# Classify big changes in target variable

I am using a CNN to predict large changes in my target variable X. I am classifying several "set-up" states visually from my images.

I am only interested in big changes, or maybe no change. So, I can classify in 3 ways:

x is future period absolute change in X

1. Label BigChange when x > A%. Label Flat when x < A%.
2. Label BigChange when x > A%. Label Flat when x < B%, where B < A.
3. Label BigChange when x > A%. Label Flat when x < B%. Label SmallChange when x > B && x < A.

Which of these approaches is likely to give me the best predictive accuracy for BigChange?

Input data is a set of images (60x60) with connection to Target variable (Float) X.

x is the delta between X values, and a big value might be 2-3% change. I am interested when the next x > some A (maybe 2%) i.e. there is a BigChange, but if x < B ( maybe 0.25% ) then I call that Flat. I want to classify my images so that I can predict a big change in x or when change is small. But I am NOT interested in predicting anything else (like changes > 0.25% but < 2%).

So, I am asking whether I should just classify and train on images that I have previously labelled BigChange or Flat. BUT this means when I run model on new data it will received lots of images that represent changes in x that are NOT Big or Flat. Is this problematic? Should I label things I am not interested in aswell for completeness?

• Hi ManInMoon, A% and B% are typical statistical thresholds that you can set either via experiments or via knowledge of the data distribution. Without knowing either it would be foolish for me to suggest anything. For e.g. if you were looking at contour maps and want to decide whether the image depicts a "mostly flat" region or a "hilly region" or when it shifts from the former to the latter, you will need to set thresholds based on geo data from the region or some study. Once you set the thresholds and have a fair idea about the data dist, then its high school probability. Kindly elaborate – Vikram Murthy Feb 18 '19 at 14:06
• Which labels do you have to train the model? – n1k31t4 Feb 18 '19 at 15:23
• I am NOT looking for values for A or B. I am trying to find the correct approach between 1,2 or 3. – ManInMoon Feb 19 '19 at 9:16
• You are training a CNN, so I assume you have some input data and some target output. Some dependent and independent variables. What are they exactly? Or do you want a fully unsupervised method? What is a change in an image? Raw pixel values or semantic content? – n1k31t4 Feb 19 '19 at 10:44
• @n1k31t4 This is supervised. I want to link an image (raw pixel 60x60) with a change in my target variable (The variable I am trying to predict). My question is a little like identifying animals. If I want to identify horses. Do I just train it on pictures of horses? Or do I train it on an exhaustive list of different animals? Even though I only want to identify horses? Would having other classificationa make the model better or worse? – ManInMoon Feb 19 '19 at 15:01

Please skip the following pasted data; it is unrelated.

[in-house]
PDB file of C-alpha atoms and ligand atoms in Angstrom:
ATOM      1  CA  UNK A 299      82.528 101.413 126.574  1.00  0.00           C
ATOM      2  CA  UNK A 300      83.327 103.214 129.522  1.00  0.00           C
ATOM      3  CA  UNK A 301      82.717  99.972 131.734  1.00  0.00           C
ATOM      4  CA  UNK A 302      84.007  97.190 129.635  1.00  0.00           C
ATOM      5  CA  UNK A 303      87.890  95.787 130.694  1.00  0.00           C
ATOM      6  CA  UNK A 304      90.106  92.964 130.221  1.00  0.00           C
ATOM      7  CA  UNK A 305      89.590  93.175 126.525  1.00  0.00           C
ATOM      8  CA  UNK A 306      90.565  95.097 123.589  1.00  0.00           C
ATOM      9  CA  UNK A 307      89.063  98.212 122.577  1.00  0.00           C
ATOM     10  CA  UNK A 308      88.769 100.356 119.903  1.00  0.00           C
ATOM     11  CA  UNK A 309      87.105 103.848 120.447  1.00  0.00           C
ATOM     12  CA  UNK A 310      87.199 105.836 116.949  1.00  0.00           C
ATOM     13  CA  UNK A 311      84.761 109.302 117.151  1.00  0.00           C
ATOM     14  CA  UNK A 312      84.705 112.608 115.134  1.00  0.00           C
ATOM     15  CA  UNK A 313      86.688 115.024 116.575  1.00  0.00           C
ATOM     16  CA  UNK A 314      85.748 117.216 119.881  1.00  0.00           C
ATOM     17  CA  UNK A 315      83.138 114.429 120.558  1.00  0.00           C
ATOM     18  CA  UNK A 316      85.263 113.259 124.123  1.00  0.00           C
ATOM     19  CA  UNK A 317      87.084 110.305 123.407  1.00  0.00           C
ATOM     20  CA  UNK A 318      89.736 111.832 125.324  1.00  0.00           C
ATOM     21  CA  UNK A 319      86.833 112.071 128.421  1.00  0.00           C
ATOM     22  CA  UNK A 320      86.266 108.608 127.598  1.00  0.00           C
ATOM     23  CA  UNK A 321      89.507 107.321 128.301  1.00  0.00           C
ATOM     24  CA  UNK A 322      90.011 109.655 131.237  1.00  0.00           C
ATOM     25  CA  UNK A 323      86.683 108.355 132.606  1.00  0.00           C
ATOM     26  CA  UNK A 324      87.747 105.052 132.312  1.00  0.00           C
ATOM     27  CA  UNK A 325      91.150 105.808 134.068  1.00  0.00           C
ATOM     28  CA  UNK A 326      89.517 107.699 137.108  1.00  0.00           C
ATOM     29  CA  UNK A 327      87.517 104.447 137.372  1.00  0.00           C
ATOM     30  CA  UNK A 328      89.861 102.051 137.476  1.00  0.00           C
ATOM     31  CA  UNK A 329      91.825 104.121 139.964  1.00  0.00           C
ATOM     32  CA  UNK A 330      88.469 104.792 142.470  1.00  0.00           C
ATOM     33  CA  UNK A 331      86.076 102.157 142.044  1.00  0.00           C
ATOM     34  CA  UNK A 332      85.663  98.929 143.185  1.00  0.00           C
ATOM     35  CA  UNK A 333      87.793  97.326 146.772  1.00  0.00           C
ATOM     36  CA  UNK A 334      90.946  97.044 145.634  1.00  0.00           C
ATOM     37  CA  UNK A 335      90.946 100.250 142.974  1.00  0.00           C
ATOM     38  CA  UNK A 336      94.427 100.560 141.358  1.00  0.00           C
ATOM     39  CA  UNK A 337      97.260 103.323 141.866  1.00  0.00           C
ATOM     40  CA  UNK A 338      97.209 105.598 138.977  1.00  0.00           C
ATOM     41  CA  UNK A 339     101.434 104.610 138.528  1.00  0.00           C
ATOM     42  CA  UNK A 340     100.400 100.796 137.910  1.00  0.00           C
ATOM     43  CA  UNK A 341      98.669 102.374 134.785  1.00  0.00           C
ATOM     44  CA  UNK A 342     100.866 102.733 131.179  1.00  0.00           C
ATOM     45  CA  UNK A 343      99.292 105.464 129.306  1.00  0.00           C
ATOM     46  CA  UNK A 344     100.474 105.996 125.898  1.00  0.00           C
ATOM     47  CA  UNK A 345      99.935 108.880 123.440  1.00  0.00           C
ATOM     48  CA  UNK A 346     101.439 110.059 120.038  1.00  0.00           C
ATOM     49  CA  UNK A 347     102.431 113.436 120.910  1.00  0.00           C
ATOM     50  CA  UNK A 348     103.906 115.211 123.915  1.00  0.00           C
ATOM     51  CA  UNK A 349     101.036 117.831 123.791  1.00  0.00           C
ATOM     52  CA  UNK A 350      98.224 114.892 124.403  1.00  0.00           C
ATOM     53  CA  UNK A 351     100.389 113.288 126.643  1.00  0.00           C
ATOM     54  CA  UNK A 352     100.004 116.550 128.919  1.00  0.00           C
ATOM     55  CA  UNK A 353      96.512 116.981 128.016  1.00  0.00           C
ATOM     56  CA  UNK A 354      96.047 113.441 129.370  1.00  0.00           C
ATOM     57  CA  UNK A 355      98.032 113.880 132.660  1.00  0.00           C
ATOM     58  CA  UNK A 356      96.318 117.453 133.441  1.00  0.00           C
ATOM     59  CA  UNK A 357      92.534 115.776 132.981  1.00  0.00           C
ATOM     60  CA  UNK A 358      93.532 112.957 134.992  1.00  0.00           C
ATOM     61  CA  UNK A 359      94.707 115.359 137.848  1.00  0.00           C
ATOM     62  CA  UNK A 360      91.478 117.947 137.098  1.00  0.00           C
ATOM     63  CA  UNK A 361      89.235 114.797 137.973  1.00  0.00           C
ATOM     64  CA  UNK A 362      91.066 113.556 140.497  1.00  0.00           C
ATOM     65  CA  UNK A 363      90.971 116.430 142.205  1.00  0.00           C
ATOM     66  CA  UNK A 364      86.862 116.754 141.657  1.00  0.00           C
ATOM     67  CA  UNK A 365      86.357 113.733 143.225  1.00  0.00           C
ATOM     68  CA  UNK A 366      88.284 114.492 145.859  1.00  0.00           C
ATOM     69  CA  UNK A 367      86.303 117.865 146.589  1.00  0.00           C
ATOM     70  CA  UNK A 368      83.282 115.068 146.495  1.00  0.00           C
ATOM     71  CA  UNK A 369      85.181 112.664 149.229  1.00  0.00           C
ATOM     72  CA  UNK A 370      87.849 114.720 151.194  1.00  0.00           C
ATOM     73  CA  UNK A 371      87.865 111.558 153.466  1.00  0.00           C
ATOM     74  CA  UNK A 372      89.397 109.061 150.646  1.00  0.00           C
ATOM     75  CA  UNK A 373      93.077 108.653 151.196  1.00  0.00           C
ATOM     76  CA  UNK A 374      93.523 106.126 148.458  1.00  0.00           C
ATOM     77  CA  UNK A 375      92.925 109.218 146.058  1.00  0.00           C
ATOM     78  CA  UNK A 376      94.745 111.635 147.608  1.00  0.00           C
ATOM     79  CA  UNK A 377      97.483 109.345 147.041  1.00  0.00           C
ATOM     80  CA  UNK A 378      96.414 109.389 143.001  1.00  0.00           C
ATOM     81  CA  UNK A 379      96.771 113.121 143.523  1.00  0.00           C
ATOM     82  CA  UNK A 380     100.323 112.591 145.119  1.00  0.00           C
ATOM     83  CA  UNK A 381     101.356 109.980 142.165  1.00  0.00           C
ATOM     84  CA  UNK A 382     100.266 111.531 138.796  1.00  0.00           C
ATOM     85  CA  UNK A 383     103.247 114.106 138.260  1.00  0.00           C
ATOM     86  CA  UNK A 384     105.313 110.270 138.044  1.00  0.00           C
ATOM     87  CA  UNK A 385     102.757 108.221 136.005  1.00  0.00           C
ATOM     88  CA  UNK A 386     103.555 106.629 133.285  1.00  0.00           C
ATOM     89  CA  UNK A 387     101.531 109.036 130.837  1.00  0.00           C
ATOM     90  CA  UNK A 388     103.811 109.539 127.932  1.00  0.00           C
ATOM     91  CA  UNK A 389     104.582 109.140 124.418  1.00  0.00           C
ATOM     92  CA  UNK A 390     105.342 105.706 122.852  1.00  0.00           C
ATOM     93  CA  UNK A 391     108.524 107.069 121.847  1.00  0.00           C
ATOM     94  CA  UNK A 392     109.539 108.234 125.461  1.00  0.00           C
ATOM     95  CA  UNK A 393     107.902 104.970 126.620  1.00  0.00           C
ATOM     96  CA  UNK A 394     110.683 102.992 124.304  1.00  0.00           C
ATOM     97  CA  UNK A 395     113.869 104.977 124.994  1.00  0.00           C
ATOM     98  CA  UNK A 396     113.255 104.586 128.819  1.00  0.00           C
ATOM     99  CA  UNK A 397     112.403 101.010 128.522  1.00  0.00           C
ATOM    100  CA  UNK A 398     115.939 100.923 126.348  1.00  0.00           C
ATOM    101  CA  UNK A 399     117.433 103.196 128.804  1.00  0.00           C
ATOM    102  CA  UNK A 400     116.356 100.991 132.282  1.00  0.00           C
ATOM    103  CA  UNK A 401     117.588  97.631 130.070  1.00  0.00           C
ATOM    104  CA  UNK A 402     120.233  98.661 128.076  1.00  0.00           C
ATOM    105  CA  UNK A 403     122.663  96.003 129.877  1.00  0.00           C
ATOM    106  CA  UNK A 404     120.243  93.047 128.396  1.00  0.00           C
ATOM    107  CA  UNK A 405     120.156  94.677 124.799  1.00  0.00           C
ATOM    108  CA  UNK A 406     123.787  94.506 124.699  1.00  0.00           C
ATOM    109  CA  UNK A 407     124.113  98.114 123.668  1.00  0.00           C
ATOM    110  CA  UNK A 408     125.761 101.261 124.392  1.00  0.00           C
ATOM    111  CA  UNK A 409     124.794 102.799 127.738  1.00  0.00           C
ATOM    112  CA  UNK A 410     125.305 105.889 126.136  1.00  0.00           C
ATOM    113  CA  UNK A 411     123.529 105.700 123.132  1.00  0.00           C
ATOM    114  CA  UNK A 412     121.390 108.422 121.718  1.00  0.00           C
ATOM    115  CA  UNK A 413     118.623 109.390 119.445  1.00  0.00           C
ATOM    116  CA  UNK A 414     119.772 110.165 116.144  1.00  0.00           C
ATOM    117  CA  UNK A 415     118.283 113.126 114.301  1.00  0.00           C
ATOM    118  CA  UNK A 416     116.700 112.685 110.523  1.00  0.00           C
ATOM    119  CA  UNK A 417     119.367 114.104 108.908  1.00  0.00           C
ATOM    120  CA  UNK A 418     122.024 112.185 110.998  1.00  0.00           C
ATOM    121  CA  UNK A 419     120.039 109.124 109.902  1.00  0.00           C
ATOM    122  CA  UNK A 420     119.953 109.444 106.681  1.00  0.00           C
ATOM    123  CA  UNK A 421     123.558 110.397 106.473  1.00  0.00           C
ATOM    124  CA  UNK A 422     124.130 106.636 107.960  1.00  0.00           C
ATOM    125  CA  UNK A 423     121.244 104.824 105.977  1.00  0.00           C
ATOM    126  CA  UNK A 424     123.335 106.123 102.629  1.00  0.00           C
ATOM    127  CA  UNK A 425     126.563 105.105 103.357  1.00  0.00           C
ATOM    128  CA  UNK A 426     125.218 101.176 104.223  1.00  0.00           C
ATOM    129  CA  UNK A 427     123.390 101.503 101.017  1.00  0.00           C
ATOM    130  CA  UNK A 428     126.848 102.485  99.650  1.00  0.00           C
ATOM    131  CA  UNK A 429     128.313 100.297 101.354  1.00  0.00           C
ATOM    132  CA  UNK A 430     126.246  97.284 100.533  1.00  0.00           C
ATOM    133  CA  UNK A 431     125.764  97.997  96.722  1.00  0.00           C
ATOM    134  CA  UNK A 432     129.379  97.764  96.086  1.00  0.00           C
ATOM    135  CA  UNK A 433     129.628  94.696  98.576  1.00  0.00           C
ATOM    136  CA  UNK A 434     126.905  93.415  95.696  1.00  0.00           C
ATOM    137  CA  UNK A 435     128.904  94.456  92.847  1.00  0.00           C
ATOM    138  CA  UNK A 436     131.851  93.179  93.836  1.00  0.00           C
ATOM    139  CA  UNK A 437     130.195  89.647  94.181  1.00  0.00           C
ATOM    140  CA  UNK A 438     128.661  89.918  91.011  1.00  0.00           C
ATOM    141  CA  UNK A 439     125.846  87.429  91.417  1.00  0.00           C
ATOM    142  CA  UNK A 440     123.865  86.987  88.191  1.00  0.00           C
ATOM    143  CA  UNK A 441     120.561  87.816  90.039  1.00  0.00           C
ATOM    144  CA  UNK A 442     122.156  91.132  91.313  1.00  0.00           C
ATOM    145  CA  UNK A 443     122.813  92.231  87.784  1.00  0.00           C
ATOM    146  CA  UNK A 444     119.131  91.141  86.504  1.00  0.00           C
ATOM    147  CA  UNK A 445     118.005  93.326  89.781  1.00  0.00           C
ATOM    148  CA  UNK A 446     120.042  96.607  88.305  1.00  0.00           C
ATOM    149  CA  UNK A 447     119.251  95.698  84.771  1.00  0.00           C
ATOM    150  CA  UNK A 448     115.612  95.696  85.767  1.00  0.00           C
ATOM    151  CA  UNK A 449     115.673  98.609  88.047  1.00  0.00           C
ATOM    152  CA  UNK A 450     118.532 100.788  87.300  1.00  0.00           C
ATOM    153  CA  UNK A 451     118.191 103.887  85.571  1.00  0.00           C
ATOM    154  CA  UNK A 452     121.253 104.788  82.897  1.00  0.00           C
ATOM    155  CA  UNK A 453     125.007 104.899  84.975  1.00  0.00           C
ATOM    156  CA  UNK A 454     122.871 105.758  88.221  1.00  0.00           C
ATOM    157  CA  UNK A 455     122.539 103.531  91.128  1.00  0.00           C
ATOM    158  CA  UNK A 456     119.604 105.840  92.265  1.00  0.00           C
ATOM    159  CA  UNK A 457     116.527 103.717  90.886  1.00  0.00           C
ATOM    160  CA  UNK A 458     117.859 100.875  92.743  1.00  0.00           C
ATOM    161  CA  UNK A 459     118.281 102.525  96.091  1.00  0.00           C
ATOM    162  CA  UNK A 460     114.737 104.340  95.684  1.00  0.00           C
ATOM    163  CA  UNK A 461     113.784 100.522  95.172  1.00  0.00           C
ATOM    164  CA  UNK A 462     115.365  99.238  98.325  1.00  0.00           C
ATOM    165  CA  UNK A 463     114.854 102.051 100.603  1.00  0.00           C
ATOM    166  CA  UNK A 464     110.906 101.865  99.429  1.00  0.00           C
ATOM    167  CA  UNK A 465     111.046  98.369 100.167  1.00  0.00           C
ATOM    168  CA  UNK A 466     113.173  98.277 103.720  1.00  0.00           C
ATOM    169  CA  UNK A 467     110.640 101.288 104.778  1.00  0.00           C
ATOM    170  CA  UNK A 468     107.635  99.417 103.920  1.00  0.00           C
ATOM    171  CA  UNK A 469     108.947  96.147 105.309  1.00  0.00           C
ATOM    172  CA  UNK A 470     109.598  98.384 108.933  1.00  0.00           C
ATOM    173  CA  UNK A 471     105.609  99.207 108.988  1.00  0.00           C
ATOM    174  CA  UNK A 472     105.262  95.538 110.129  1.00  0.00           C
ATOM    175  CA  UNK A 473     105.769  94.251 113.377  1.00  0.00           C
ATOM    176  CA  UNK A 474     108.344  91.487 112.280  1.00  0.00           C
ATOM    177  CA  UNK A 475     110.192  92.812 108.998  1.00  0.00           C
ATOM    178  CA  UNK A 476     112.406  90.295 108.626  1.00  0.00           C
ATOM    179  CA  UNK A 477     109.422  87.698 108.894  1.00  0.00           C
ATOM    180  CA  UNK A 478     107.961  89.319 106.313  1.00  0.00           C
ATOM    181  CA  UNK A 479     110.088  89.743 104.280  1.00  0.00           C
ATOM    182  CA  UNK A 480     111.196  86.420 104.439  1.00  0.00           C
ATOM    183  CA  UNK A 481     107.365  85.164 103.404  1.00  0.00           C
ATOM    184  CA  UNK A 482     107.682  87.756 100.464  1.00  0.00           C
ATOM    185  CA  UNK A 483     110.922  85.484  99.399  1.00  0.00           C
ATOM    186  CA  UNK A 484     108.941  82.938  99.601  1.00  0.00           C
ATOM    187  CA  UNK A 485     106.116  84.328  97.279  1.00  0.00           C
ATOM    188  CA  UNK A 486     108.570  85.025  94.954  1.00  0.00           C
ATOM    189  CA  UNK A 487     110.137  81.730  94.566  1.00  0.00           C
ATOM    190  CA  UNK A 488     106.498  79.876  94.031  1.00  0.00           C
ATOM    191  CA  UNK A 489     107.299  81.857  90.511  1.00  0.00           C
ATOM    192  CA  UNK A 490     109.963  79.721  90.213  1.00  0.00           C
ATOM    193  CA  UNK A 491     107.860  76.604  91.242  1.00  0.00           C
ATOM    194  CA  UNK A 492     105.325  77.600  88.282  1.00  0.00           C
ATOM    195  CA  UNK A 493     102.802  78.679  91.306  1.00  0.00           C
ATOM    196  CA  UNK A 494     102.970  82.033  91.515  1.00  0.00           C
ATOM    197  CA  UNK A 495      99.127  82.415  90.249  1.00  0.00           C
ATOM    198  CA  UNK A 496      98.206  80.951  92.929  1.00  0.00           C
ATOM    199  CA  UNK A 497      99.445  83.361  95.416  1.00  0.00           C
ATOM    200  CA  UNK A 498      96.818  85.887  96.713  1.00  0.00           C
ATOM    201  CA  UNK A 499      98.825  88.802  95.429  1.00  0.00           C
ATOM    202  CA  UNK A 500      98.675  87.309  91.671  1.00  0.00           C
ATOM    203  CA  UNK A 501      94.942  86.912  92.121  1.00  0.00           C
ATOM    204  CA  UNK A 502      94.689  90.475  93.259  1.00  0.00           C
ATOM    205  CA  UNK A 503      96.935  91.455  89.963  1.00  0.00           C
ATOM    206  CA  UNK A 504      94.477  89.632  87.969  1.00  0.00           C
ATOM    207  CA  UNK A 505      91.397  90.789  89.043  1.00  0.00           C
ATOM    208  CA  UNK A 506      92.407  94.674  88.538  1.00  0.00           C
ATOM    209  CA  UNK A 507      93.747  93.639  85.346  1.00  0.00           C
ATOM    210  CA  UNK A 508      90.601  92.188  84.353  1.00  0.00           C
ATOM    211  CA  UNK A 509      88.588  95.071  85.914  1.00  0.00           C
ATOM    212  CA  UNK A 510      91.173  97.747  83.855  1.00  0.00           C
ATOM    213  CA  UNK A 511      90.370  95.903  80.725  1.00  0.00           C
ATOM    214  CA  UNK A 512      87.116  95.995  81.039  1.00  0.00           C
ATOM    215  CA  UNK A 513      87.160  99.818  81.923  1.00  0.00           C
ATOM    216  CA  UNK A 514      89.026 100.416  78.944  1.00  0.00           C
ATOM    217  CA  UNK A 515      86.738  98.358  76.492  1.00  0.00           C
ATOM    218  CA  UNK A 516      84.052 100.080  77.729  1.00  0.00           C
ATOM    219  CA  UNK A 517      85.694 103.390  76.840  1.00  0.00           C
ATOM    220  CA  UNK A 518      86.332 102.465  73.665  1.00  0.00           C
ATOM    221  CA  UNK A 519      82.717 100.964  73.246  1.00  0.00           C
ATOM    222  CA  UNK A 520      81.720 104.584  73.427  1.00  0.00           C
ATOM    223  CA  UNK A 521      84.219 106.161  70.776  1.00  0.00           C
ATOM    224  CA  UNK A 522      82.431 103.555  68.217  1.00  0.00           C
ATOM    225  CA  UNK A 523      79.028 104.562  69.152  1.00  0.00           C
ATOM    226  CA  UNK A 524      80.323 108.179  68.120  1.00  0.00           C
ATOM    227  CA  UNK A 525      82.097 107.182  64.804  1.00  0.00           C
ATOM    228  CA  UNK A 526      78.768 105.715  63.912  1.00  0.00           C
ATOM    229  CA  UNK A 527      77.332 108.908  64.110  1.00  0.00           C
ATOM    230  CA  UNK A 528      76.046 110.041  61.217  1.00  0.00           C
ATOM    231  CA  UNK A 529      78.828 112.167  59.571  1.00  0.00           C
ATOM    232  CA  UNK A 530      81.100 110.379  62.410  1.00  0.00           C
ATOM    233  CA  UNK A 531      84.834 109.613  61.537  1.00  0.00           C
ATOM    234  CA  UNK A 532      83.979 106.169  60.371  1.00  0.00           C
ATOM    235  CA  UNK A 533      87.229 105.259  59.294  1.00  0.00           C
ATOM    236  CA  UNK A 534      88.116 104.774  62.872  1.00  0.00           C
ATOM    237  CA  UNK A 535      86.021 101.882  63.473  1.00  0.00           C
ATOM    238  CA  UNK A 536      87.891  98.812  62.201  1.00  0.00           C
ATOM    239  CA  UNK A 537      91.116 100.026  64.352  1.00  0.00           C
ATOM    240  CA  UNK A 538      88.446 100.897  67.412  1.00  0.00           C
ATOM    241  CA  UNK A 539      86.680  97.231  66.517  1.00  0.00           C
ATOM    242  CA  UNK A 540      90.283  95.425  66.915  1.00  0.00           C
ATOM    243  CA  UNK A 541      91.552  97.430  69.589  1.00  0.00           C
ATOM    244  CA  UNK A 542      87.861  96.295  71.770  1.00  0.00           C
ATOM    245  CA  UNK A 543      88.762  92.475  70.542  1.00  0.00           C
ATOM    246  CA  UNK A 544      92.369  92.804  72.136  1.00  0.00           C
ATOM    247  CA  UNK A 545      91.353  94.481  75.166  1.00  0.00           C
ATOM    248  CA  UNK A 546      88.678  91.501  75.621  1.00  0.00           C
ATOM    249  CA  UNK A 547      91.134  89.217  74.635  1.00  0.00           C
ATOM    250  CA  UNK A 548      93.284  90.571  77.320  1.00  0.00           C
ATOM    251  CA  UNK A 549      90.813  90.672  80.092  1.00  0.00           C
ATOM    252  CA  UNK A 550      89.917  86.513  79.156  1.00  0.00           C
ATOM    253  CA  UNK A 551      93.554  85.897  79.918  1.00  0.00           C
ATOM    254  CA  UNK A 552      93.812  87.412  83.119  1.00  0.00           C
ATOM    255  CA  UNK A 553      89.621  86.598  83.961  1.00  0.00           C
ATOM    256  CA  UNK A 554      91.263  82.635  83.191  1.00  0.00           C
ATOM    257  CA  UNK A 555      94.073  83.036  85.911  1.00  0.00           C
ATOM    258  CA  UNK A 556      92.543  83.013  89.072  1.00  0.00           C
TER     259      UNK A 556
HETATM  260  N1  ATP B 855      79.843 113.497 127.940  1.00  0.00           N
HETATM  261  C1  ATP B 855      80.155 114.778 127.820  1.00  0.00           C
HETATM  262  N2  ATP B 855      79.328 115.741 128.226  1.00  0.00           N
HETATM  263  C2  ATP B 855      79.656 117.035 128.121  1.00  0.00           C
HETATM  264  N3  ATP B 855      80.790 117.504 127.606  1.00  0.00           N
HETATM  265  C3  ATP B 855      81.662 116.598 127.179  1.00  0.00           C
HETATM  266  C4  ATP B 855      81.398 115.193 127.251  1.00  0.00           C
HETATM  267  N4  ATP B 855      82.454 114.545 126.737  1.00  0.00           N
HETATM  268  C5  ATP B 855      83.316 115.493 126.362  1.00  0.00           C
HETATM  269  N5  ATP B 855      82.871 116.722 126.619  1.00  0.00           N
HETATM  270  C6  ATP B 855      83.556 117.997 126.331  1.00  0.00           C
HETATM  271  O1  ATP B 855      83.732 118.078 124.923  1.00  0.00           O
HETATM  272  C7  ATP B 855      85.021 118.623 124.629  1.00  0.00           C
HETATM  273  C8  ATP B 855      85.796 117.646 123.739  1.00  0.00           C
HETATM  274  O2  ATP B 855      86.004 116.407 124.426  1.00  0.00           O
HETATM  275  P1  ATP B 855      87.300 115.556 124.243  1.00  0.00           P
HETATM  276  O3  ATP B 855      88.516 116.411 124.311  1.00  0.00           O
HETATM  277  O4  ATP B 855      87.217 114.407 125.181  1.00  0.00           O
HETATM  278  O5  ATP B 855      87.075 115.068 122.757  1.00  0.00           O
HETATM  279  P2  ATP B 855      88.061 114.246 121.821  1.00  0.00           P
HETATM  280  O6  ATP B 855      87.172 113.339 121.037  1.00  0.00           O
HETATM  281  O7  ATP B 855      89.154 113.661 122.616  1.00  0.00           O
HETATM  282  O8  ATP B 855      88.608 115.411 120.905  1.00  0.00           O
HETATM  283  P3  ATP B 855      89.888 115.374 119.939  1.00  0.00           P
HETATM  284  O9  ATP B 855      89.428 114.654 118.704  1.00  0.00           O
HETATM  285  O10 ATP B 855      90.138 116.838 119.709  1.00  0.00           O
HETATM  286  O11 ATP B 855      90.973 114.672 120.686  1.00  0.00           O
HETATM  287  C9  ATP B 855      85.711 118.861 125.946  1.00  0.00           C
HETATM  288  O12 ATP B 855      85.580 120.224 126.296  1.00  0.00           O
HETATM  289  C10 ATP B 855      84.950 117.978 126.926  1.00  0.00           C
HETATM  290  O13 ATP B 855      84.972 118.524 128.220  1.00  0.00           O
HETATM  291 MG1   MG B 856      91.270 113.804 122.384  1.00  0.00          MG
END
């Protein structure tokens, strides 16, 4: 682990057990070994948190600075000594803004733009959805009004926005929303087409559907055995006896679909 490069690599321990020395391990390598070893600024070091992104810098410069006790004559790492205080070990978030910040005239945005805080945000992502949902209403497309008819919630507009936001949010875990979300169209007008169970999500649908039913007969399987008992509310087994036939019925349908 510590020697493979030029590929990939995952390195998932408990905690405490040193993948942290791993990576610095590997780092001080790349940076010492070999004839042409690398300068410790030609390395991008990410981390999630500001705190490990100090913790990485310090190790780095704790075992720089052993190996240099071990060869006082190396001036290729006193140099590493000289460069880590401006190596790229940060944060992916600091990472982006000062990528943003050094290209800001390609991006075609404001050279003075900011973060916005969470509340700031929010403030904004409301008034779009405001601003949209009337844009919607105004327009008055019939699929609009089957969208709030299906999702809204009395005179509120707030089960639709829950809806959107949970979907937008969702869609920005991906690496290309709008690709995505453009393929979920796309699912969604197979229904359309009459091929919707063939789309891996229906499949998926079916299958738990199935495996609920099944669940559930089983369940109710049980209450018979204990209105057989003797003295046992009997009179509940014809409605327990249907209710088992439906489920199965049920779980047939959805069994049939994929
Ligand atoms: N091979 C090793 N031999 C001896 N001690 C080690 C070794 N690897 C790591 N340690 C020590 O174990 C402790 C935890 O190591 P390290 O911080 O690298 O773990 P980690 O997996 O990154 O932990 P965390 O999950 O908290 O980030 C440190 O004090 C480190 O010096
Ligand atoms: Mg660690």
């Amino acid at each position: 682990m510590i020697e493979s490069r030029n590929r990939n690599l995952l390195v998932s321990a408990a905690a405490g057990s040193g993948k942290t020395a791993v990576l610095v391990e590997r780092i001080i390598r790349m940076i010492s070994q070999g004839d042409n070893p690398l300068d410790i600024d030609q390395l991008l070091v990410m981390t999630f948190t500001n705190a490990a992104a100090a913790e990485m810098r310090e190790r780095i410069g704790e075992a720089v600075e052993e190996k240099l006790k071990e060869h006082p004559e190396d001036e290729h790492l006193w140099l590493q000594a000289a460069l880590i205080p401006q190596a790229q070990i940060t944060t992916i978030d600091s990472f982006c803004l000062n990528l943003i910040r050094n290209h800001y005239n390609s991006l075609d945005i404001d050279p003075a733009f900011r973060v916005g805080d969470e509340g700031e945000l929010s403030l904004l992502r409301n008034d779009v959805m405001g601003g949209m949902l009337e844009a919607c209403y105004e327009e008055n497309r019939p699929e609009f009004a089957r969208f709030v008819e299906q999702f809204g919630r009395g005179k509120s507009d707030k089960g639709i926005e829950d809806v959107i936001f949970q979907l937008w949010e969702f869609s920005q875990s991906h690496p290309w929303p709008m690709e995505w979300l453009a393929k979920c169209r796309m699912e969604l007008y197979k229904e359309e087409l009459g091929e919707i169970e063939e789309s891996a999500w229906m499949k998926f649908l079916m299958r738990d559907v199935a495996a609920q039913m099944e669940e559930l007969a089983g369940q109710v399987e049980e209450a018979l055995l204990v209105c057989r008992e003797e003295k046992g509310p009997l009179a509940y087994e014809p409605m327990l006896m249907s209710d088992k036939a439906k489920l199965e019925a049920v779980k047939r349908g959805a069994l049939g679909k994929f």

I can only offer comments base on your statements. First of all,set your goal clear and straight. I think it is the maximization of BigChange and Flat Sensitivities .

I think Number 2 is problematic because of your concern of upcoming images. Classification is not Regression. There is a chance that model will never have a clue about the middle ranges. But you can set the classification threshold for flat and big change prediction for maximum sensitivities. The remaining unclassified images will be middle range changes. The problem here is that there could be a lot of mixed-ups from two different thresholds and unusual metric.

So I think 3 wins because 1 doesn't care if it is small or middle range changes. It is the most straightforward thing towards your goal. Note that even if you are classifying with 3 things the metric for optimization can just involve two things. But you should verify it. I think it is all right to compare the two remaining models. Cross validate and choose the winner base on combined sensitivity metric (including only flat and big changes). Just don't be fooled by randomness in selection.

You might just cross validate three models in the end just to be sure and always keep in mind the unusual metric for optimization. In addition, you should always remember classification thresholding (not target thresholding) for all models and there can always be a choice of no classification for some examples after thresholding.

I'll be happy if you share the result of your experimentation and verify my hunch if it is wrong or not.

Is calculating the change automatic, or you need to do it by hand?

If it is the former, can't you test simply training your CNN the $$60\times 60$$ img $$\to x\%$$ relationship? The continuous nature of $$x\%$$ might help the training better than a $$2$$ or $$3$$ value discrete one.

But of course this depends on your data, just test it, and you'll see if it helps or not. If $$x\%$$ can be high, and $$A$$ is relatively low, you might want to cut of $$x$$ over a certain value, but if you do that, do it way over $$A\%$$.

• OK Understood. It is automatic, so I will try your suggestion - thank you – ManInMoon Feb 21 '19 at 12:49